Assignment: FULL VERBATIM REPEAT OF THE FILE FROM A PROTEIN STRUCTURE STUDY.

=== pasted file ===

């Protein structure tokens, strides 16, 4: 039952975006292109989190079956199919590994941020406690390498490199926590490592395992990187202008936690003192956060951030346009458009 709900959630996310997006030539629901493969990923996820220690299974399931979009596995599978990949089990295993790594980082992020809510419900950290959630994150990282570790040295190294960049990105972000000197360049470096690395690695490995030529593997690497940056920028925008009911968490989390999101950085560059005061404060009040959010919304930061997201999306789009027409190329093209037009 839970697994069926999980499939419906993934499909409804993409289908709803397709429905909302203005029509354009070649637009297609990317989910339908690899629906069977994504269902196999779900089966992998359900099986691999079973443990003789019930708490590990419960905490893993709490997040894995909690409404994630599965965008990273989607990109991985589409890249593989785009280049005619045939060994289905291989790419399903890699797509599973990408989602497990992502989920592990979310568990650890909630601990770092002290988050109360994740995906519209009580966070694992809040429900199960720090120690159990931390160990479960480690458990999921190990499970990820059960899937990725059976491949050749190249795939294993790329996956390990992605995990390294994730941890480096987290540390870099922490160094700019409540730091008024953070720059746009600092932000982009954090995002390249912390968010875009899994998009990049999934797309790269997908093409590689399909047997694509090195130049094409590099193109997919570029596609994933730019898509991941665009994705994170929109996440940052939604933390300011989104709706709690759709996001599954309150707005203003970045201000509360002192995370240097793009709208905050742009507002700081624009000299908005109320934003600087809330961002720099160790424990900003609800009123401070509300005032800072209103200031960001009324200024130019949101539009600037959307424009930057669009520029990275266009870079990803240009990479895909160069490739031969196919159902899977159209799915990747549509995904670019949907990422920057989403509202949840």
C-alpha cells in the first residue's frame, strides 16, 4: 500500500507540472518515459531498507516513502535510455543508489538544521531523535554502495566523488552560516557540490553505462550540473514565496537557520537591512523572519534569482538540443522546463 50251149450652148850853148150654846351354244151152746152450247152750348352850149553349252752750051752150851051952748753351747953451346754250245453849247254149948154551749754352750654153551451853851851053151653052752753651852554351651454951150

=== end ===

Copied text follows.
């Protein structure tokens, strides 16, 4: 039952975006292109989190079956199919590994941020406690390498490199926590490592395992990187202008936690003192956060951030346009458009 709900959630996310997006030539629901493969990923996820220690299974399931979009596995599978990949089990295993790594980082992020809510419900950290959630994150990282570790040295190294960049990105972000000197360049470096690395690695490995030529593997690497940056920028925008009911968490989390999101950085560059005061404060009040959010919304930061997201999306789009027409190329093209037009 839970697994069926999980499939419906993934499909409804993409289908709803397709429905909302203005029509354009070649637009297609990317989910339908690899629906069977994504269902196999779900089966992998359900099986691999079973443990003789019930708490590990419960905490893993709490997040894995909690409404994630599965965008990273989607990109991985589409890249593989785009280049005619045939060994289905291989790419399903890699797509599973990408989602497990992502989920592990979310568990650890909630601990770092002290988050109360994740995906519209009580966070694992809040429900199960720090120690159990931390160990479960480690458990999921190990499970990820059960899937990725059976491949050749190249795939294993790329996956390990992605995990390294994730941890480096987290540390870099922490160094700019409540730091008024953070720059746009600092932000982009954090995002390249912390968010875009899994998009990049999934797309790269997908093409590689399909047997694509090195130049094409590099193109997919570029596609994933730019898509991941665009994705994170929109996440940052939604933390300011989104709706709690759709996001599954309150707005203003970045201000509360002192995370240097793009709208905050742009507002700081624009000299908005109320934003600087809330961002720099160790424990900003609800009123401070509300005032800072209103200031960001009324200024130019949101539009600037959307424009930057669009520029990275266009870079990803240009990479895909160069490739031969196919159902899977159209799915990747549509995904670019949907990422920057989403509202949840």
C-alpha cells in the first residue's frame, strides 16, 4: 500500500507540472518515459531498507516513502535510455543508489538544521531523535554502495566523488552560516557540490553505462550540473514565496537557520537591512523572519534569482538540443522546463 50251149450652148850853148150654846351354244151152746152450247152750348352850149553349252752750051752150851051952748753351747953451346754250245453849247254149948154551749754352750654153551451853851851053151653052752753651852554351651454951150